So in summary, as with a Spring Clean: look in every corner of your job search, start at the beginning, review everything you’ve been doing, have you missed anything? Have you overlooked something? Aim to look at things with fresh eyes. Give all the documents you use in your job search a polish and ensure your professional appearance isn’t dusty too.
If you’d like personal help spring cleaning your job search we recommend our training course
How to Job Search in Book Publishing.
A version of this article was originally published in Publishing Talk Magazine
What do you want to be when you grow up? It’s a question we often ask children; I know I was asked numerous times when I was a child. Originally I wanted to be in the Police, then when I chose my options I wanted to be a Social Worker. By the time it came to receiving Careers Guidance in school, I’d settled on working in retail, and planned to train in management for Marks and Spencer because I thought it was the right thing to do.
I was sent to Redbridge Careers Service for a Careers Guidance Interview, and the options were ‘Do you want to work in an office/shop/factory/indoors/outdoors? -Delete as applicable’. At the time there was no guidance for working in a particular industry or profession, no internet to discover opportunities available, and aside from the few days I’d spent drawing pictures in my Mum’s office when school was closed, no real experience of the world of work.
This is a scan of my actual Careers Guidance Interview Statement.
Careers Guidance Interview Statement
At school I was always the person chosen to tidy the English Department’s cupboard of books. When they relocated the cupboard from one side of the school to the other, the Head of English asked me to come in especially to help organise. Yet no one at school or in the Careers Service ever told me I could work in publishing; no one ever told me I could work with books and this is why, after I fell into publishing by accident at the age of 16, I have spent most of my publishing career letting others know that they too could have career with books. I often describe publishing as a vocation; it definitely is for me – is it for you too? What did you want to be when you ‘grew up’? Were you told about publishing as a career?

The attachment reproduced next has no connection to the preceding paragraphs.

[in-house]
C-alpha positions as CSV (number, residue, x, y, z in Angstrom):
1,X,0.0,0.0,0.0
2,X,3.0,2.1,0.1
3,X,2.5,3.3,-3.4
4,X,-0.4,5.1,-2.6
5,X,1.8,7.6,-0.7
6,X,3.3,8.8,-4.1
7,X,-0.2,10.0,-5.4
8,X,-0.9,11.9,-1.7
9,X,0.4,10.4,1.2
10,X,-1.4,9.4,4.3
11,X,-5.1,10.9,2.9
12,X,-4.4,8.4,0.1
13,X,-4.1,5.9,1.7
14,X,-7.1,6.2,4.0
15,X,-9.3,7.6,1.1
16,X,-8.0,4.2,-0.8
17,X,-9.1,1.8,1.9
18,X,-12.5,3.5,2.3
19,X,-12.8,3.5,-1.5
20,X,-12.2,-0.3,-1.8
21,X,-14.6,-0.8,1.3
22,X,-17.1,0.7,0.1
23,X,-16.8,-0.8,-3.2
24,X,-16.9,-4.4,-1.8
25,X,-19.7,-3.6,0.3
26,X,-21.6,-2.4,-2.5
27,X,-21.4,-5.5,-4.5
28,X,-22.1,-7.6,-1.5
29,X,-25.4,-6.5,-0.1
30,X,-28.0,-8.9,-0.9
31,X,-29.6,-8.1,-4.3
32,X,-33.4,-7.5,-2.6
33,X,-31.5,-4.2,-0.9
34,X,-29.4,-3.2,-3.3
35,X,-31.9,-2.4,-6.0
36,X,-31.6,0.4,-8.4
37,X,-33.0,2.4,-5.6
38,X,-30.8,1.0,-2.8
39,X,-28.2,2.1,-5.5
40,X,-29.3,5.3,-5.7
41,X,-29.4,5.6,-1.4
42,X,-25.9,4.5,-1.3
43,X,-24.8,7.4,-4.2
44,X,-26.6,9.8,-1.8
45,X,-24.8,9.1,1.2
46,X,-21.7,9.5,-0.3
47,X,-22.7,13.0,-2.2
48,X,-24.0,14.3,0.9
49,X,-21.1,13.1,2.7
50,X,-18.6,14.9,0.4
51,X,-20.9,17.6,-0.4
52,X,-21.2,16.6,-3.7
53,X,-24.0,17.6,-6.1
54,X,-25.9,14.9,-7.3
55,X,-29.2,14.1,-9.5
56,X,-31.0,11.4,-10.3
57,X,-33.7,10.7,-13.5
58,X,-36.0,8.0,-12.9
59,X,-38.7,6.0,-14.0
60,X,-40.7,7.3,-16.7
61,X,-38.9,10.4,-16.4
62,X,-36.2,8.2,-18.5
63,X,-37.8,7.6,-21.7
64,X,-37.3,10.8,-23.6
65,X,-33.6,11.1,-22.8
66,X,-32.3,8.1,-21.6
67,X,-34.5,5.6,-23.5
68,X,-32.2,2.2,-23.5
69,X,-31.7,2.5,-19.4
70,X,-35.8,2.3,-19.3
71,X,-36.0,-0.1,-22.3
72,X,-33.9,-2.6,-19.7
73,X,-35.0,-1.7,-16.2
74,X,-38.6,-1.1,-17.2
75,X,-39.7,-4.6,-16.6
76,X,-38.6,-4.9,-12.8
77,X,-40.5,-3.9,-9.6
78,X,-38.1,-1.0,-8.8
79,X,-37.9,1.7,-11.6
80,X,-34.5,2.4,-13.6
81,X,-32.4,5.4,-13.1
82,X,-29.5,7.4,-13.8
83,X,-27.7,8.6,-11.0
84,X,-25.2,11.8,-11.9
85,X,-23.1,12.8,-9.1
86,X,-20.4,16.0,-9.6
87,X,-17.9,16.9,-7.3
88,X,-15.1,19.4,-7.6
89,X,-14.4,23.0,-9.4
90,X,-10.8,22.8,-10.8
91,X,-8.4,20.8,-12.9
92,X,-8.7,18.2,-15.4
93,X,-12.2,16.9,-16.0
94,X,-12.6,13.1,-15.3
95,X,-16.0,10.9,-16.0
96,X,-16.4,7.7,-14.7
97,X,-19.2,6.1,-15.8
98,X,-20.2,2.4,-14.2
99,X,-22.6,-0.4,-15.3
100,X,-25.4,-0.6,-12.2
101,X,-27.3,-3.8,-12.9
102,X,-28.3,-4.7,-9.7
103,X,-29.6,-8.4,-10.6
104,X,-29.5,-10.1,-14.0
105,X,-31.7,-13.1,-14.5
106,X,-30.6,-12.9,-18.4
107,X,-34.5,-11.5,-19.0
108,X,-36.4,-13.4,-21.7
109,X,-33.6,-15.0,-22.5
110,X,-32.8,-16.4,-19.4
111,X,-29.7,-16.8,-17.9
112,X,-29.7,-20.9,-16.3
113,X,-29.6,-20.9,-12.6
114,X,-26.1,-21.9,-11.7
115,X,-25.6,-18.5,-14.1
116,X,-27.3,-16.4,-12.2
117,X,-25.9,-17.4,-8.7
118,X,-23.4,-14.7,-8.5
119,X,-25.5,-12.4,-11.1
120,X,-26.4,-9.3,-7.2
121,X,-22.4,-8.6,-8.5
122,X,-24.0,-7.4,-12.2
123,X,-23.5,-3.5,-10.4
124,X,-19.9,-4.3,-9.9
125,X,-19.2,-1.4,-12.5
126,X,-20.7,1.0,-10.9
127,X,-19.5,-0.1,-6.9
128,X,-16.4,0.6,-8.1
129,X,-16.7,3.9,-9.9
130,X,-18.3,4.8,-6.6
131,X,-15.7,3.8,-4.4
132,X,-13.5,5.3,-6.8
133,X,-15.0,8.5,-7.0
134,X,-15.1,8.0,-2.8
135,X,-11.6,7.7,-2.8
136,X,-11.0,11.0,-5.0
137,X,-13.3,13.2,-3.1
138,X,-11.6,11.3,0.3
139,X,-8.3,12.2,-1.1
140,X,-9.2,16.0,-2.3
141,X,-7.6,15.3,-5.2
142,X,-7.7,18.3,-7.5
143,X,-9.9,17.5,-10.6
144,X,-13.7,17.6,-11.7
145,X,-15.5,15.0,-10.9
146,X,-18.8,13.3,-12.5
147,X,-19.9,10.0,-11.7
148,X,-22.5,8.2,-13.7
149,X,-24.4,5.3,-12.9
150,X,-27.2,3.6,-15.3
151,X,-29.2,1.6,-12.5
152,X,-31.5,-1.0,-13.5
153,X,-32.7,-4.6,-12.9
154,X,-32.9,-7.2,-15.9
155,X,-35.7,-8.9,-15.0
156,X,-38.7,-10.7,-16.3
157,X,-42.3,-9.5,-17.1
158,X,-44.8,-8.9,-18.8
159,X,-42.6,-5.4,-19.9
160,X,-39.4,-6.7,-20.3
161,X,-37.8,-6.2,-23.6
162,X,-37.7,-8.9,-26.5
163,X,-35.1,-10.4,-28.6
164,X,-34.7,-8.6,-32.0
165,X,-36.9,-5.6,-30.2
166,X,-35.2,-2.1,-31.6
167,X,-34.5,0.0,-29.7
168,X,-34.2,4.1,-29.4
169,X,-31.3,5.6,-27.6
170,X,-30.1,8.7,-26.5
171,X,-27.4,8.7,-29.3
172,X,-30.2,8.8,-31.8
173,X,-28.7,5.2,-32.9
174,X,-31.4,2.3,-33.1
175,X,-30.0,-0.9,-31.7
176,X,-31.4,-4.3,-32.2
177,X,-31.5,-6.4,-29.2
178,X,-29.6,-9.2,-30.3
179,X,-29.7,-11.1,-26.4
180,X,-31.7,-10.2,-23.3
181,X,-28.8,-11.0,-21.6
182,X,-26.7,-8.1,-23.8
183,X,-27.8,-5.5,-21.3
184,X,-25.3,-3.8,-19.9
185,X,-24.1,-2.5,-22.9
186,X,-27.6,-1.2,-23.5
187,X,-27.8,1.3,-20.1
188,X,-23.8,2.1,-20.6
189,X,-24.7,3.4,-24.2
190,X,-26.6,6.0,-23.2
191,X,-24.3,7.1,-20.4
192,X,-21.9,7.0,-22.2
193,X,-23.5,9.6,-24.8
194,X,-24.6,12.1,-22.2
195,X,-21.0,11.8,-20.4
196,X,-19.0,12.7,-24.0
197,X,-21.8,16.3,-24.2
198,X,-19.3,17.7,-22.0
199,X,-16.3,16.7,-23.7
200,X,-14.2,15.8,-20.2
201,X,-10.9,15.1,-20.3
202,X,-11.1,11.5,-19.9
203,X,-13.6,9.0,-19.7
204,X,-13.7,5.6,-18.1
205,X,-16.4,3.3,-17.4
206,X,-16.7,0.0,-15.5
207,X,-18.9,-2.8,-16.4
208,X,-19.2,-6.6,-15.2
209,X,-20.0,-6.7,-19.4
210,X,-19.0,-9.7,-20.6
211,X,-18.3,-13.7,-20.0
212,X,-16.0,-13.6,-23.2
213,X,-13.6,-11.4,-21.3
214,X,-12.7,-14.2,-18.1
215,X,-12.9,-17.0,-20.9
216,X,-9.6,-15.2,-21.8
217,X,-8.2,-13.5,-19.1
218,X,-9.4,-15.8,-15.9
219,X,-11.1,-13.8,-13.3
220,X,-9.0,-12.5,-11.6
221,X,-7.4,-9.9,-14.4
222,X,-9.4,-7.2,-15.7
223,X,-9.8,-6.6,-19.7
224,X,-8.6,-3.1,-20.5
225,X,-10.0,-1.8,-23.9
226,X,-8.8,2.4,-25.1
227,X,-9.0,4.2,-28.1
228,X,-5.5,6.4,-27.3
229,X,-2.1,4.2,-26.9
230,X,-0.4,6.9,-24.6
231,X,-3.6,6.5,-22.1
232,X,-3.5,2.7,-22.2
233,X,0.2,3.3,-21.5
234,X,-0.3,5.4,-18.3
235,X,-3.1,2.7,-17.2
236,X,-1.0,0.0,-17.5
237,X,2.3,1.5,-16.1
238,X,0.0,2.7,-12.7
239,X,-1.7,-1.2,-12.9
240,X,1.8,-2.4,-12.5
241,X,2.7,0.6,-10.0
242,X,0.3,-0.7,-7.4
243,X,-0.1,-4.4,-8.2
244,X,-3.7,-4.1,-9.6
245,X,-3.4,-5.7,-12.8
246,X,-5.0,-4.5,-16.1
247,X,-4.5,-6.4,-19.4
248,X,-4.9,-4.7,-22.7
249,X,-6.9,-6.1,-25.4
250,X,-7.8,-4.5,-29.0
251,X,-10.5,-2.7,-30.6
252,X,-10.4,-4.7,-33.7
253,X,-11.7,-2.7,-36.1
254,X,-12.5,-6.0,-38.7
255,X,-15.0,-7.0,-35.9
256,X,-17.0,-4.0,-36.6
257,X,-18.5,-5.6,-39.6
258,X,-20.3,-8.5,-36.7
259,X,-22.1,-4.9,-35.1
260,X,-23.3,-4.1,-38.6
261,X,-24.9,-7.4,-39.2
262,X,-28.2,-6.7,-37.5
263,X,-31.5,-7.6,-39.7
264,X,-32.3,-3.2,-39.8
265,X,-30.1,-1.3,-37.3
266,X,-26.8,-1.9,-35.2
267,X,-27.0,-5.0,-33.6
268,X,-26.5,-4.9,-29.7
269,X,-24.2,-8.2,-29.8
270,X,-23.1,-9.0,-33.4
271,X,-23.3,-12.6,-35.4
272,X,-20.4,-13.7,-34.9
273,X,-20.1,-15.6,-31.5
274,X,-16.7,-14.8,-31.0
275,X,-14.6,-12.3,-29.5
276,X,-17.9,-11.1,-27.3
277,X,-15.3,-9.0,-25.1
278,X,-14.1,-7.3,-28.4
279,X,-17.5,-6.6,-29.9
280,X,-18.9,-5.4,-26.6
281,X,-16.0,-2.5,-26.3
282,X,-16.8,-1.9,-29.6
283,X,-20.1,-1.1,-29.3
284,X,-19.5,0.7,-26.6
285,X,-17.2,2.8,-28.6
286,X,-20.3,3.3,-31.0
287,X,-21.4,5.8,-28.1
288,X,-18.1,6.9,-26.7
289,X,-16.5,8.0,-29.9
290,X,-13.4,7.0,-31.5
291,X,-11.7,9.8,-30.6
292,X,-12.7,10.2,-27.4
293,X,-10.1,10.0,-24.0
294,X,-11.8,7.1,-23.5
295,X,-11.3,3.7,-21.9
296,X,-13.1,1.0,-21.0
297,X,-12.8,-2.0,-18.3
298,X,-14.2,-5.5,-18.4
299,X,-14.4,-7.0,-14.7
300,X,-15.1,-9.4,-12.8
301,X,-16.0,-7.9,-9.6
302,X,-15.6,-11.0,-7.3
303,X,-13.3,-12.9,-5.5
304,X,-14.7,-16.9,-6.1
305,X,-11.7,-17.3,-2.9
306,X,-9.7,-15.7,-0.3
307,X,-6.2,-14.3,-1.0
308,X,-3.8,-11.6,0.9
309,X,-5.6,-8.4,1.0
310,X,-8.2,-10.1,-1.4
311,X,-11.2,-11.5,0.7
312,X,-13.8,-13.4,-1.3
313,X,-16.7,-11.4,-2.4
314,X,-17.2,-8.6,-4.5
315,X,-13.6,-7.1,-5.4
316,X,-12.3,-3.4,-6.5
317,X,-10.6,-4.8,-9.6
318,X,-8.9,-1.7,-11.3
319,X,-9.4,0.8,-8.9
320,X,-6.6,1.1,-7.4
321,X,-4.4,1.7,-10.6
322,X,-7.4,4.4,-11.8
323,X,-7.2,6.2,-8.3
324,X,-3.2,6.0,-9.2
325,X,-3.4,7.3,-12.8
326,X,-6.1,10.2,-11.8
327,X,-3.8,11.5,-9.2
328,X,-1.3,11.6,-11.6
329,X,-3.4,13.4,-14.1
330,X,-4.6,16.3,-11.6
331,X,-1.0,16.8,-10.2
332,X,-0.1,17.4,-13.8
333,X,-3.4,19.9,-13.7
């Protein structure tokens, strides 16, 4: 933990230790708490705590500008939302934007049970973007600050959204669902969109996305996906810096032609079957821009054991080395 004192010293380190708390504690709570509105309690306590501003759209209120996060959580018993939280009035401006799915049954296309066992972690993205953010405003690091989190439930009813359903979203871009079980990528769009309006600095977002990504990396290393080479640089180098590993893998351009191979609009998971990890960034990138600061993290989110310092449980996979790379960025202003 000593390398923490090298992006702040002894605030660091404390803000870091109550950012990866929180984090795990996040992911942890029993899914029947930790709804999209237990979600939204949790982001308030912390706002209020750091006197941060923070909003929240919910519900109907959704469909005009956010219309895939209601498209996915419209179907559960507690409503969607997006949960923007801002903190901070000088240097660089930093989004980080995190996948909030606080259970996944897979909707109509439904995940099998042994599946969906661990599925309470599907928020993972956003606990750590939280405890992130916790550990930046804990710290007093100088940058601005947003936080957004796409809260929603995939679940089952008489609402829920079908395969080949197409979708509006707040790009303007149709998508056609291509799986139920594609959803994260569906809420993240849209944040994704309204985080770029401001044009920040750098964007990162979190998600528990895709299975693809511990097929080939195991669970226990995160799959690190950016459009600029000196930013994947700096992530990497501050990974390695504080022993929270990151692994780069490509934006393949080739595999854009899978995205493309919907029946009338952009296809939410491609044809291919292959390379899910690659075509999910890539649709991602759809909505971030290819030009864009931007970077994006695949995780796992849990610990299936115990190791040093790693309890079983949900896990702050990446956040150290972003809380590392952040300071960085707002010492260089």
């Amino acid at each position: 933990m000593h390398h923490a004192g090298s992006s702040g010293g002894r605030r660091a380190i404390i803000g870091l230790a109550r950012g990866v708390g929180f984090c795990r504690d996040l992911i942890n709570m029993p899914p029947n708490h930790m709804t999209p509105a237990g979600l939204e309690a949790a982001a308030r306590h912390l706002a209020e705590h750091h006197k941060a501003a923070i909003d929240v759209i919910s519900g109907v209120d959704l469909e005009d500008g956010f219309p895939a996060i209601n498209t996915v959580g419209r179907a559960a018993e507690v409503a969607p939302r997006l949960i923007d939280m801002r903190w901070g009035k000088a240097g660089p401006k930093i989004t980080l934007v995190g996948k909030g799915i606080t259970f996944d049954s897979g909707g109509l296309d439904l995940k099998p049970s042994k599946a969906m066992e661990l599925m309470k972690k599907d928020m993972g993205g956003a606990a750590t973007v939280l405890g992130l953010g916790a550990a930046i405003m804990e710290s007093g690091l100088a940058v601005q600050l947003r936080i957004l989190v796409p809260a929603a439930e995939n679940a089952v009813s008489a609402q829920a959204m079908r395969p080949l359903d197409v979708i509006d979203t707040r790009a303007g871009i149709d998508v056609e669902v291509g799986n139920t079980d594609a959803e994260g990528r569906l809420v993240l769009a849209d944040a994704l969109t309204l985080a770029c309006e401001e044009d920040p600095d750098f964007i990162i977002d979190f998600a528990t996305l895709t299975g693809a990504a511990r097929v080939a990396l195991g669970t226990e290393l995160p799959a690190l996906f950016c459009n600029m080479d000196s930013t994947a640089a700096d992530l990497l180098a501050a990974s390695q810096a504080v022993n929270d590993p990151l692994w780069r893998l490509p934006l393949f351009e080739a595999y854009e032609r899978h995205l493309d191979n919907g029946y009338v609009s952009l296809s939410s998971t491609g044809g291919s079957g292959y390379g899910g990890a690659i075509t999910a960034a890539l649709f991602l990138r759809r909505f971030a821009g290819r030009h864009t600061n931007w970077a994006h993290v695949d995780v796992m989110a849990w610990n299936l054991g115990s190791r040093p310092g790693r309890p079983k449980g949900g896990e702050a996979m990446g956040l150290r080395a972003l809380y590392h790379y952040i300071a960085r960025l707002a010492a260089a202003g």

We are delighted to see that finally Alison Baverstock’s classic title HOW TO MARKET BOOKS has been updated to cover the digital age. This really is a key book for anyone working with books, be you working directly with the content or an established marketeer who thinks they know it all. If it is anything like the previous edition there will be something in it for everyone and a review will appear on here later. You can purchase your copy using the link above.
A new grant scheme has been announced by the The Book Trade Charity (BTBS), as part of its closer collaboration with the Matthew Hodder Charitable Trust. It is the second phase of a pilot project aimed at encouraging talented younger people into the book trade though a programme of grants.
The initial launch set out to help those who are unable to get a foot into the industry where financial pressure means that they are unable to pay for travel, subsistence, overnight accommodation or even suitable clothing for interviews. The scheme is available for under 30’s, who are resident in the UK, applying for a job in the UK Book Trade, in publishing, bookselling or with literary agencies, who can demonstrate a financial need.
The project has now been extended to cover support for appropriate internships; grants of up to £2,000 will be available quickly to those eligible for the scheme. BTBS will welcome applications either by the applicants or from companies, trade bodies or others acting on behalf of the applicant.
On launching the scheme, David Hicks – Chief Executive, BTBS said ” The Book Trade Charity traces its roots back to 1837 and Victorian philanthropy, but we are keen to support the trade in ways which are relevant today. This particular programme recognises that it is difficult for young people to get a foot on the ladder in today’s rapidly-changing industry and we will be delighted if our assistance can help overcome some basis obstacles.”